Lambeth Bridge toned down the color schemes a bit by using only two main colors, compared to the three or more colors found on the Vauxhall and Albert bridges (see June 20 and June 16 posts). Also, the character of the area surrounding Lambeth Bridge changed from that surrounding the bridges I crossed previously. There was much more of the older, classic London around Lambeth Bridge. The southern shore combines the old and new. On the left, looking from the bridge is the historic Lambeth Palace, the site of the Archbishop of Canterbury’s London residence since the 13th century. (This accounts for the building’s religious appearance. I had assumed when seeing it in person that it was some kind of church, so when I looked it up from the comfort of home and saw it was a palace I was initially disappointed at my error.) To the right across the street from the Palace, is a sleek, modern, glass building housing the Parliament View Apartments. In retrospect, I regret not taking a picture that includes both the Palace and the apartments in one frame.
The views up- and down-river from the bridge correspond to the sites at the southern end of the bridge. Downriver, the side corresponding to the old Lambeth Palace, the view is dominated by old London architecture particularly the Houses of Parliament. At the same time the upriver view is dominated by newer architecture, like the Parliament View Apartments upriver from Lambeth Palace.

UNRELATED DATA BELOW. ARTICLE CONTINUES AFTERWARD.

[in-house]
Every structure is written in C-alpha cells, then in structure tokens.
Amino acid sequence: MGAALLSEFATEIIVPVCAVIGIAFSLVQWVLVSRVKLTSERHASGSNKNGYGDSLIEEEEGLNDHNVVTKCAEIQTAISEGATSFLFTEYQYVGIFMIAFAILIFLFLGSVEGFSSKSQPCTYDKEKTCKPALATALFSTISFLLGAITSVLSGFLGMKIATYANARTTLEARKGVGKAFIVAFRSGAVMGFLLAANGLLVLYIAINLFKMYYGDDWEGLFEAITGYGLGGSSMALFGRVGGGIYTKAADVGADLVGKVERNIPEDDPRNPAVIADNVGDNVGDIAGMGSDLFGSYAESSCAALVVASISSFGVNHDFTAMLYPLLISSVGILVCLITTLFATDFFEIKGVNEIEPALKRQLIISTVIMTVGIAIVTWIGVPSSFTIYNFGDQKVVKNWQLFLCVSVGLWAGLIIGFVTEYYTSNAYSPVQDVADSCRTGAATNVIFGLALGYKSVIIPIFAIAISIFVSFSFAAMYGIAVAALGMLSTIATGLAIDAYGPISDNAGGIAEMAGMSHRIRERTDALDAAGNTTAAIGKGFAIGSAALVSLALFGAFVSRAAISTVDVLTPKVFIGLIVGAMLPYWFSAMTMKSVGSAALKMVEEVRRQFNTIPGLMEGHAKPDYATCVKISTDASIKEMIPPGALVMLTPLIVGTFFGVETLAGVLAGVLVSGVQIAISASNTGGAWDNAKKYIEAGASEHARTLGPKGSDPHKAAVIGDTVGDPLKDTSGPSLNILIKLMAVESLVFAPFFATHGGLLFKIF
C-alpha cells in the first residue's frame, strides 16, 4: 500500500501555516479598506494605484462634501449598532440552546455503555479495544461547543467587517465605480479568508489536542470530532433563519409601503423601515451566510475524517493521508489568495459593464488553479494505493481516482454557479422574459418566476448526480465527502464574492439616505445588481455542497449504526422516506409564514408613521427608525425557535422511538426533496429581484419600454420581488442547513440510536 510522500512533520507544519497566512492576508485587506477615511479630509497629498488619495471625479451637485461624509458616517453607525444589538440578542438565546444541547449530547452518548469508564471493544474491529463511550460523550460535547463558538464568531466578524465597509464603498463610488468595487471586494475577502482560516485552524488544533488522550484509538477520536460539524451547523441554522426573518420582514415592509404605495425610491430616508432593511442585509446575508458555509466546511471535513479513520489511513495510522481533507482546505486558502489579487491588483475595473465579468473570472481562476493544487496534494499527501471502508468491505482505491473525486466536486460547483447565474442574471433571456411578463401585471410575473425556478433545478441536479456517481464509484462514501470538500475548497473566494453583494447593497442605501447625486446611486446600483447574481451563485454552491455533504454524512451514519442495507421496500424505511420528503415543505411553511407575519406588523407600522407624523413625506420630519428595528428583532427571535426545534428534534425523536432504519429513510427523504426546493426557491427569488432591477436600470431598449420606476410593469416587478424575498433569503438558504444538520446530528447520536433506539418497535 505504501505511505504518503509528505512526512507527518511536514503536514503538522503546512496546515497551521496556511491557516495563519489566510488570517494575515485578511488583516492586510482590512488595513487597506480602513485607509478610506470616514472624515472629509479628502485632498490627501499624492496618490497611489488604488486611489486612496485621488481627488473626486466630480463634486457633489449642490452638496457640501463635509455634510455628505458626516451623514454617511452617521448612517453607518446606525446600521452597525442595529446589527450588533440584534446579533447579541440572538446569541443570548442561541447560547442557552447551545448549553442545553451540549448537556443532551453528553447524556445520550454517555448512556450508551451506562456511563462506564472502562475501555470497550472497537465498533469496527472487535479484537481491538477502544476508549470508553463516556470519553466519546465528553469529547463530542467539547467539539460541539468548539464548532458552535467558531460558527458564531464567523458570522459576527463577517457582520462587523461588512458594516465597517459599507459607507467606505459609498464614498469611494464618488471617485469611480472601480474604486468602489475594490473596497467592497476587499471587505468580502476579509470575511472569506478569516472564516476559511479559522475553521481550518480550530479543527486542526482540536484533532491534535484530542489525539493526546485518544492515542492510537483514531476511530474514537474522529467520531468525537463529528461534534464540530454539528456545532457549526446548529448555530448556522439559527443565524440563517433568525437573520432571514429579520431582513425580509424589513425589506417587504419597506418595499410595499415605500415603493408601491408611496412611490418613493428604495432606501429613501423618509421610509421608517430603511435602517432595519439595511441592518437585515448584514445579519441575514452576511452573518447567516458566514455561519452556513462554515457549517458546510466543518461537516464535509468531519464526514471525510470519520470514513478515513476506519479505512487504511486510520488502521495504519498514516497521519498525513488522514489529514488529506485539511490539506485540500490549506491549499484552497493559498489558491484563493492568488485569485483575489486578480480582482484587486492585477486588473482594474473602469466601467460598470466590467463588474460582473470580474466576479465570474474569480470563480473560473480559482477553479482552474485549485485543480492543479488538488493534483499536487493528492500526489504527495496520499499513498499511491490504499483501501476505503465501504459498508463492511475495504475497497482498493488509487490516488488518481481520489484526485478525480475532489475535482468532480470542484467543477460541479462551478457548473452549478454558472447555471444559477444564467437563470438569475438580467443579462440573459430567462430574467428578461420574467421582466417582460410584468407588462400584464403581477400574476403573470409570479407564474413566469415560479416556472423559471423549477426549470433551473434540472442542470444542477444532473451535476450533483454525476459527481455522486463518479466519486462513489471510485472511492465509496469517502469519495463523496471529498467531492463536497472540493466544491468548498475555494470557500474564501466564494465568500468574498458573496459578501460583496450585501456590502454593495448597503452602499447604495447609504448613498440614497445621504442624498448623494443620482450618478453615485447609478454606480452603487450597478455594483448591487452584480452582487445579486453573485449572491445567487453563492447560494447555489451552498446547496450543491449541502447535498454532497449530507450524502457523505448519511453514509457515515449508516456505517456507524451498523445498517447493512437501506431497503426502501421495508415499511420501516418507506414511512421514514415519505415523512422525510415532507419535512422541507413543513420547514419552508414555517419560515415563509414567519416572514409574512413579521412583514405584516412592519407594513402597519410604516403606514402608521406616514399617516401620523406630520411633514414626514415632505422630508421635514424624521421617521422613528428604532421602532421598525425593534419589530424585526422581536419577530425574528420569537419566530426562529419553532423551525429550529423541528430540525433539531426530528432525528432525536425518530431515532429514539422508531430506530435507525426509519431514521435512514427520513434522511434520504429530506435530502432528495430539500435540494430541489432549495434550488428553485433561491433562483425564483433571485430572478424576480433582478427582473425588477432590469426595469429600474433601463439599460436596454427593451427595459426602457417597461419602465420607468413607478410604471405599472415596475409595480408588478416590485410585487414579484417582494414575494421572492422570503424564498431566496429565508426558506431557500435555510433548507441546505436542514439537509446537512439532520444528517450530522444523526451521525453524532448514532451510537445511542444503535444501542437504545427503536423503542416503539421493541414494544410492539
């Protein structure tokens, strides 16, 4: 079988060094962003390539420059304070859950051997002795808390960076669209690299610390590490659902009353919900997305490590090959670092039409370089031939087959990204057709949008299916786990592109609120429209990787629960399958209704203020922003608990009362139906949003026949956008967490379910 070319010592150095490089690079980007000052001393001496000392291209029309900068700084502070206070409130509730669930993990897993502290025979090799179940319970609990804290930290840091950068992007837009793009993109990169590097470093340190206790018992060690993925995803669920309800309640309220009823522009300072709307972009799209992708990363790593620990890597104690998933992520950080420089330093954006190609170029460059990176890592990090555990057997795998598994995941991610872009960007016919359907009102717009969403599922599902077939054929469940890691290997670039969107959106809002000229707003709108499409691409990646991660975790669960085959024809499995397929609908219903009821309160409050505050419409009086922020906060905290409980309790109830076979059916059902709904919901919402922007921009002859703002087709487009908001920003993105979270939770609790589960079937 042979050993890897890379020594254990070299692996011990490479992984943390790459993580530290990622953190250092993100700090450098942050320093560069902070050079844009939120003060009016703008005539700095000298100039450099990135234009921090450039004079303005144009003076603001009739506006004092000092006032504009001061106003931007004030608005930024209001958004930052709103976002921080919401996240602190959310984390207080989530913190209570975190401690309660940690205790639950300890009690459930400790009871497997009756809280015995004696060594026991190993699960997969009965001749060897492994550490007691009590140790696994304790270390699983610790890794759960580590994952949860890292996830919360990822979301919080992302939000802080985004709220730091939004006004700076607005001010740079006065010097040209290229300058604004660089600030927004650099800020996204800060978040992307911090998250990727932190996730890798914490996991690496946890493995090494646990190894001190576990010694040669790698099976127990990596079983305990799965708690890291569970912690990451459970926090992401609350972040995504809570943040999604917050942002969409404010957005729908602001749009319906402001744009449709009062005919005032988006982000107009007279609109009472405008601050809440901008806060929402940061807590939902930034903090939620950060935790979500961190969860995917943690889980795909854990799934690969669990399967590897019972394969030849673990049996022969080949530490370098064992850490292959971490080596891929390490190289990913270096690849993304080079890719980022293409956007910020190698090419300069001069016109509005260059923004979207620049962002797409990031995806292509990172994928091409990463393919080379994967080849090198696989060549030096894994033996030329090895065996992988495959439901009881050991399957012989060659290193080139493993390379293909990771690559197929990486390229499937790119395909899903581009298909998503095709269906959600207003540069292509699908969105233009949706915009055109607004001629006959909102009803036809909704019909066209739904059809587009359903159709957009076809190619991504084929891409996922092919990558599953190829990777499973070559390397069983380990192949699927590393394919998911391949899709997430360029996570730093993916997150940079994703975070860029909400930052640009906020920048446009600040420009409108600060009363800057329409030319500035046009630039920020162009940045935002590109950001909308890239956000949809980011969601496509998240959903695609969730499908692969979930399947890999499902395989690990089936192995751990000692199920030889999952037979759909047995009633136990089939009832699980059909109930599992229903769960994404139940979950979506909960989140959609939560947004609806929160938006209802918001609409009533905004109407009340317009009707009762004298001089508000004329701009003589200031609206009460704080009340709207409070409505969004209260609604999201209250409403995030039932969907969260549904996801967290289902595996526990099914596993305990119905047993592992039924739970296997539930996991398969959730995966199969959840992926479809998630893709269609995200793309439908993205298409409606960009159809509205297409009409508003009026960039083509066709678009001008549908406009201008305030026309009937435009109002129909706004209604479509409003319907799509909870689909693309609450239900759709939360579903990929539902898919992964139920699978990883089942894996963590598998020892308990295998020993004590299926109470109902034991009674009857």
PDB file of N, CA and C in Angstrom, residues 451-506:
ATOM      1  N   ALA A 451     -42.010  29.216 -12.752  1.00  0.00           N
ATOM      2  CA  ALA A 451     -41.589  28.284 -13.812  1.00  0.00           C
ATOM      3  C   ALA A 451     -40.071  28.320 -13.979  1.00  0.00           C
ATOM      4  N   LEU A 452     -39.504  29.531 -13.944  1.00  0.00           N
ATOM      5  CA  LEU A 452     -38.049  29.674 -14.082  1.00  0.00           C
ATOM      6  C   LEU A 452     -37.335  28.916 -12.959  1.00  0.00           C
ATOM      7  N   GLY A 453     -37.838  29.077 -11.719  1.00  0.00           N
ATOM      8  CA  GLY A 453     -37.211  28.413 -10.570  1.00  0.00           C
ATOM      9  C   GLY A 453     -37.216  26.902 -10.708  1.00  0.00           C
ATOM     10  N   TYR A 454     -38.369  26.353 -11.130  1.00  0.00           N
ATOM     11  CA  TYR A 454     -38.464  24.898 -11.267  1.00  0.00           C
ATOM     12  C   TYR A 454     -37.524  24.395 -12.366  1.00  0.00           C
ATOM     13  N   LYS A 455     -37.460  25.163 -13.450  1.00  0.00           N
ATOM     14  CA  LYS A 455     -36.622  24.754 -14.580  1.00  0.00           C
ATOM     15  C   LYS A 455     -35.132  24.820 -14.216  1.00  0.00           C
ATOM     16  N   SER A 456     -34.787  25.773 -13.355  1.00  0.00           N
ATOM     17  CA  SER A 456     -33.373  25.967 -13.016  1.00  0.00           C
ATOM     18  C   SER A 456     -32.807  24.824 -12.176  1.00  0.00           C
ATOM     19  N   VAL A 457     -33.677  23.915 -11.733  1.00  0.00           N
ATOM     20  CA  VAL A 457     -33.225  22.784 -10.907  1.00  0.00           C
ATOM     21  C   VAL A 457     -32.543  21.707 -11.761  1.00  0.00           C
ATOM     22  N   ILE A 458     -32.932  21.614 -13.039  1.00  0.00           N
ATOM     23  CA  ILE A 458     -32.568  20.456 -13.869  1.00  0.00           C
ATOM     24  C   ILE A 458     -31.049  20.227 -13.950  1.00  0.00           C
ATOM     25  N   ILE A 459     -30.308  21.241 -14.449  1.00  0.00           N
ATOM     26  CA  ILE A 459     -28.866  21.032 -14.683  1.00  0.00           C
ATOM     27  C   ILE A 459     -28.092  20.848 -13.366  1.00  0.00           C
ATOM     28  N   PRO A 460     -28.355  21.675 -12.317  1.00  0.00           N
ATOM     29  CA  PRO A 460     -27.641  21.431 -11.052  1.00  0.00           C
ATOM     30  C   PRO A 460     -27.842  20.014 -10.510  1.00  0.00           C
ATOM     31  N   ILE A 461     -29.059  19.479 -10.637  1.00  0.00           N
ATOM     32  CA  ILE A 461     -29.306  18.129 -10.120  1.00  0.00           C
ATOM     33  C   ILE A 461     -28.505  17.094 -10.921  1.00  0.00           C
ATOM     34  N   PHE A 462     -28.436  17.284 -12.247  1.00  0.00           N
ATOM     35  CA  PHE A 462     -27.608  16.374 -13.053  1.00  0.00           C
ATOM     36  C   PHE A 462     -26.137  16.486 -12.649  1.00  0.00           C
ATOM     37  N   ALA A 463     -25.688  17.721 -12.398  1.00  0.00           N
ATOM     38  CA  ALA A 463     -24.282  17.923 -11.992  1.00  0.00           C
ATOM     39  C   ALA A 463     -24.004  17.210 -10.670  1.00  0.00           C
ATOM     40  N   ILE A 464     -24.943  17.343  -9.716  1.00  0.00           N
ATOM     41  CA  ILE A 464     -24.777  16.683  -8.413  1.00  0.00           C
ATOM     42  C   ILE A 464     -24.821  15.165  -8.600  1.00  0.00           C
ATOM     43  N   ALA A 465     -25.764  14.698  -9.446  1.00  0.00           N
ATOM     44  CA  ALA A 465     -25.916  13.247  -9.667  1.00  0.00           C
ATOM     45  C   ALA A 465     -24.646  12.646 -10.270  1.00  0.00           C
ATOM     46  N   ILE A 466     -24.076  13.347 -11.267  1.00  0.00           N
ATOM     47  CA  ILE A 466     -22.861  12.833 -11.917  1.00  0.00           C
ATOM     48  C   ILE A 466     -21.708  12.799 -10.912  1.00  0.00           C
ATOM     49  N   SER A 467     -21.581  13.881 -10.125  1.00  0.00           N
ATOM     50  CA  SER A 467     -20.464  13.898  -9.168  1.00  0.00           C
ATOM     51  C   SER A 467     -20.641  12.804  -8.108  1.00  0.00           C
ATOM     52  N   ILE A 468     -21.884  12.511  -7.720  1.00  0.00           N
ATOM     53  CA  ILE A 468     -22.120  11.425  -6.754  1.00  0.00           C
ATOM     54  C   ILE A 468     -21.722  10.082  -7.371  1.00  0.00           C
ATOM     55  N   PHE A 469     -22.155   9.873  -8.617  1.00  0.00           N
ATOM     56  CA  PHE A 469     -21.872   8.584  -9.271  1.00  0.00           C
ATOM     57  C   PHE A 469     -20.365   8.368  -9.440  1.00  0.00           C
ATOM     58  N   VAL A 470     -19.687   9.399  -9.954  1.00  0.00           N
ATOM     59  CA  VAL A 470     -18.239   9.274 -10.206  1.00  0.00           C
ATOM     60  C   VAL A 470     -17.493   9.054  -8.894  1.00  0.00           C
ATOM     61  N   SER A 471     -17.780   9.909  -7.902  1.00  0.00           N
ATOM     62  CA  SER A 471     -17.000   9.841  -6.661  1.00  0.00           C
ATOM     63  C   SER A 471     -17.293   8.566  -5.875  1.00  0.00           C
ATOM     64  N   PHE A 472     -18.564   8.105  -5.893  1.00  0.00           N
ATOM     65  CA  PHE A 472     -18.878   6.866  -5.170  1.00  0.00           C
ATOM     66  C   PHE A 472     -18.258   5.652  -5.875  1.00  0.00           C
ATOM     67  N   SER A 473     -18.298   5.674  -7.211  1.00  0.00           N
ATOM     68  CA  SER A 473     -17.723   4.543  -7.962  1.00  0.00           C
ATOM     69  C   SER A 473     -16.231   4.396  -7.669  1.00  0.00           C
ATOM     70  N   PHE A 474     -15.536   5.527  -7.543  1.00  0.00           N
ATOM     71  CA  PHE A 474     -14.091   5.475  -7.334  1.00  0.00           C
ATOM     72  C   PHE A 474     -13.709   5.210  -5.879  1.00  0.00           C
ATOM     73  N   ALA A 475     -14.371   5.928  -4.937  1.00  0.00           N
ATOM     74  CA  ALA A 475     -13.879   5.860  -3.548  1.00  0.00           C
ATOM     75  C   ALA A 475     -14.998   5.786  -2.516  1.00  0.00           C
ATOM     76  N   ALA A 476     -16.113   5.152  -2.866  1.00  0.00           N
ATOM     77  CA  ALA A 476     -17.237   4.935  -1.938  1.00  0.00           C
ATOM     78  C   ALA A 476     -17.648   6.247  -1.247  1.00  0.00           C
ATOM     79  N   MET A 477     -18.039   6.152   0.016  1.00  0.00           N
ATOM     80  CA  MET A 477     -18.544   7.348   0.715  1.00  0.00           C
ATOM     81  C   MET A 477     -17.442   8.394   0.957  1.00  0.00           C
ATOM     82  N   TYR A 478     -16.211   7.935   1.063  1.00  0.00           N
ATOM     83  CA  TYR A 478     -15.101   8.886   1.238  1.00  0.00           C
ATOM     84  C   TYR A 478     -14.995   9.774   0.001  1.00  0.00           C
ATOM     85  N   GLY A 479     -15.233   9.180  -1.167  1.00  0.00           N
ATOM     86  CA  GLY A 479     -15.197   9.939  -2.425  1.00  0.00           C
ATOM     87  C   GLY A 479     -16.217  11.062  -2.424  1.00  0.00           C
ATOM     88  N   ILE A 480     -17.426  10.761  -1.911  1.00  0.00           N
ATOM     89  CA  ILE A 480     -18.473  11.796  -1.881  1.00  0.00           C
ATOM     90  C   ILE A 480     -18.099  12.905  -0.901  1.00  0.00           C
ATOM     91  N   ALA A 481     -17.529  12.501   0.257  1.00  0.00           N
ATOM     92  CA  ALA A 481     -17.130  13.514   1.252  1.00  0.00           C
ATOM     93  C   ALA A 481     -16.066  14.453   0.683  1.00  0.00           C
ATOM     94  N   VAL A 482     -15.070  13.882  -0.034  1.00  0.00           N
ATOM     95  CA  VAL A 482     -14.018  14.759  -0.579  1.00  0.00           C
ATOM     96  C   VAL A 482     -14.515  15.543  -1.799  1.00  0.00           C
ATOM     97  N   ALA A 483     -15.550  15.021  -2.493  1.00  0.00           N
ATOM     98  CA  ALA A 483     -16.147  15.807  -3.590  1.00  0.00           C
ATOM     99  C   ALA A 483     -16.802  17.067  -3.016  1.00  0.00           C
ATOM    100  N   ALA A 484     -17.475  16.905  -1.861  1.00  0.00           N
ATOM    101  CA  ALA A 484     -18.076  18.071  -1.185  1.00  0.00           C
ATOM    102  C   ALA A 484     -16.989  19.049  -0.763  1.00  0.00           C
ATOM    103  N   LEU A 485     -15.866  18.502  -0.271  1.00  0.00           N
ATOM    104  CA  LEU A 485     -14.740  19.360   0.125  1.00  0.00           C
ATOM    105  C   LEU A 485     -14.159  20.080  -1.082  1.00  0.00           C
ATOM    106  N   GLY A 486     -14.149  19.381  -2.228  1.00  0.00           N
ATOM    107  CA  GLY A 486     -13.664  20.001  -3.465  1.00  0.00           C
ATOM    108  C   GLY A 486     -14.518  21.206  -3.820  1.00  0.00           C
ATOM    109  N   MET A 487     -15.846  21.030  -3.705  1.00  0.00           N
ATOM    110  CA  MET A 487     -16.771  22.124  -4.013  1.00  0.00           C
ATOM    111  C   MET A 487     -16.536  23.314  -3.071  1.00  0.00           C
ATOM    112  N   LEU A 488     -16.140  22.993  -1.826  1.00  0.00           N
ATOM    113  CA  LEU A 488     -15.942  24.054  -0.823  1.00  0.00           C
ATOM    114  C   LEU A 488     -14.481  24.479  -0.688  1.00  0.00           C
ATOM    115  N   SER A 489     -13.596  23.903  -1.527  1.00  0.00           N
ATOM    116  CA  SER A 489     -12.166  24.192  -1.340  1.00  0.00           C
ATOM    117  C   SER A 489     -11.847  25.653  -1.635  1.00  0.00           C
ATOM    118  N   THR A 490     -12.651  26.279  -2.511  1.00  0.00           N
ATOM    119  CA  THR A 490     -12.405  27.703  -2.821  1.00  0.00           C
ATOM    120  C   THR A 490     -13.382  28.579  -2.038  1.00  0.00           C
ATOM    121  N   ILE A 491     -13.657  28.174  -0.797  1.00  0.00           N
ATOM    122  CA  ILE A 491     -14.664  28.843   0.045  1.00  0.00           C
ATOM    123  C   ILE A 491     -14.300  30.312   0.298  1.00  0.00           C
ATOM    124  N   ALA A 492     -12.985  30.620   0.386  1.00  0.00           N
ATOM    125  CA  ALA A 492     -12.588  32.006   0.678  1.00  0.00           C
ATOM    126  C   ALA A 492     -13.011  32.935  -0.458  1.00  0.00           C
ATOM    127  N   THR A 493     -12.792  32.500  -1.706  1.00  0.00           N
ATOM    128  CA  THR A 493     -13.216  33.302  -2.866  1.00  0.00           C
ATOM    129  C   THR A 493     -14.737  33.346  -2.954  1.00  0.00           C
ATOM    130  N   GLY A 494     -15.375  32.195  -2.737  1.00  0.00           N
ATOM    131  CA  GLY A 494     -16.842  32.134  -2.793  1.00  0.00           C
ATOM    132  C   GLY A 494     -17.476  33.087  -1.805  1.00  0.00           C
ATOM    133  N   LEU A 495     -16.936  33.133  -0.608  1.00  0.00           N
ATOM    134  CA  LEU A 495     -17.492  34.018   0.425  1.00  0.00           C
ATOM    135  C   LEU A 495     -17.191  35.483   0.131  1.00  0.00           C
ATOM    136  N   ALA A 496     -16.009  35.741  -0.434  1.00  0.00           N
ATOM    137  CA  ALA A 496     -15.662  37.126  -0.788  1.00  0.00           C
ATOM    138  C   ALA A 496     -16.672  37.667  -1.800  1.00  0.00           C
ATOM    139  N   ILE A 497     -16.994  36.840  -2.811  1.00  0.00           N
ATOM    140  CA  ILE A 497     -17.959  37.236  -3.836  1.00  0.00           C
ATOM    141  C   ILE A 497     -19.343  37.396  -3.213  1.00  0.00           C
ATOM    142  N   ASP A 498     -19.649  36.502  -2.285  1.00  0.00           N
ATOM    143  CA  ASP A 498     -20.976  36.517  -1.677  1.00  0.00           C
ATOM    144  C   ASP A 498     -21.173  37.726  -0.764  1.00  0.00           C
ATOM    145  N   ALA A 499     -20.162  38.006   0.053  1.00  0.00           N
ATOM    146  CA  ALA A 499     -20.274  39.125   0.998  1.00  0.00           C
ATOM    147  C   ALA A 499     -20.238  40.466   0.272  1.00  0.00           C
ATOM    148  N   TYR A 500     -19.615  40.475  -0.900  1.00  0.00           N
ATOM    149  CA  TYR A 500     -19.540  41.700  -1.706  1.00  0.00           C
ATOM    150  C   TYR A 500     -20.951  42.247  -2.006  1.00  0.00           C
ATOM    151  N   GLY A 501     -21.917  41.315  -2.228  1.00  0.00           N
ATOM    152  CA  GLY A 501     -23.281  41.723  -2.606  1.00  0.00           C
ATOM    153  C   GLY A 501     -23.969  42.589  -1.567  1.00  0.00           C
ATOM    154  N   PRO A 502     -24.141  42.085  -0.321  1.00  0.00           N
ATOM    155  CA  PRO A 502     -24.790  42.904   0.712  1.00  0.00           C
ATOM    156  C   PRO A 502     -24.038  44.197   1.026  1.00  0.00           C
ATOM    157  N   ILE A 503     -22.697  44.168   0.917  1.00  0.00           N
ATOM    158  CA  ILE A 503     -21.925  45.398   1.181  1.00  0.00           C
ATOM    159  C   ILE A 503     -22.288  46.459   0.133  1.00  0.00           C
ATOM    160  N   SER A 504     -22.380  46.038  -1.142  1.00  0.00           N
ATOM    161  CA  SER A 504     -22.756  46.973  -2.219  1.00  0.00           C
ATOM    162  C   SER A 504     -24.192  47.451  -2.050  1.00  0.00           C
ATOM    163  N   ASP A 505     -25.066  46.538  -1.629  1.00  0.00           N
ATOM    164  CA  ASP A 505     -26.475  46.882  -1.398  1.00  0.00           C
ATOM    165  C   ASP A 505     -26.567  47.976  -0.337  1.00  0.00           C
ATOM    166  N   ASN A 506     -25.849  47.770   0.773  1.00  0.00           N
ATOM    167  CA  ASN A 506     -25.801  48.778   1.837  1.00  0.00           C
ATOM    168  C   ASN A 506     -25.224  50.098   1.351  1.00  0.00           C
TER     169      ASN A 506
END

I would like to add a correction to my post on the Battersea Bridge where I identified the tower under construction, also visible in the Lambeth Bridge upriver photo above, as the Shard. In the Battersea Bridge post, I identified the building as the Shard because it was the only tower under construction in London on which I could find any information on. Also, one of the photos labeled as the Shard looked similar to this building. However the Shard is closer to central London. Today I learned that the complex next to the tower is the St Georges Wharf Apartments, which are rented by the night. Based on the style of architecture of these buildings and the tower and their proximity to each other, I have a suspicion that they are related. It would probably be a good thing if the tower was an expansion of the apartments because the current apartments are completely booked. Out of curiosity, I searched multiple dates between now and June 2013; none of them had any availability.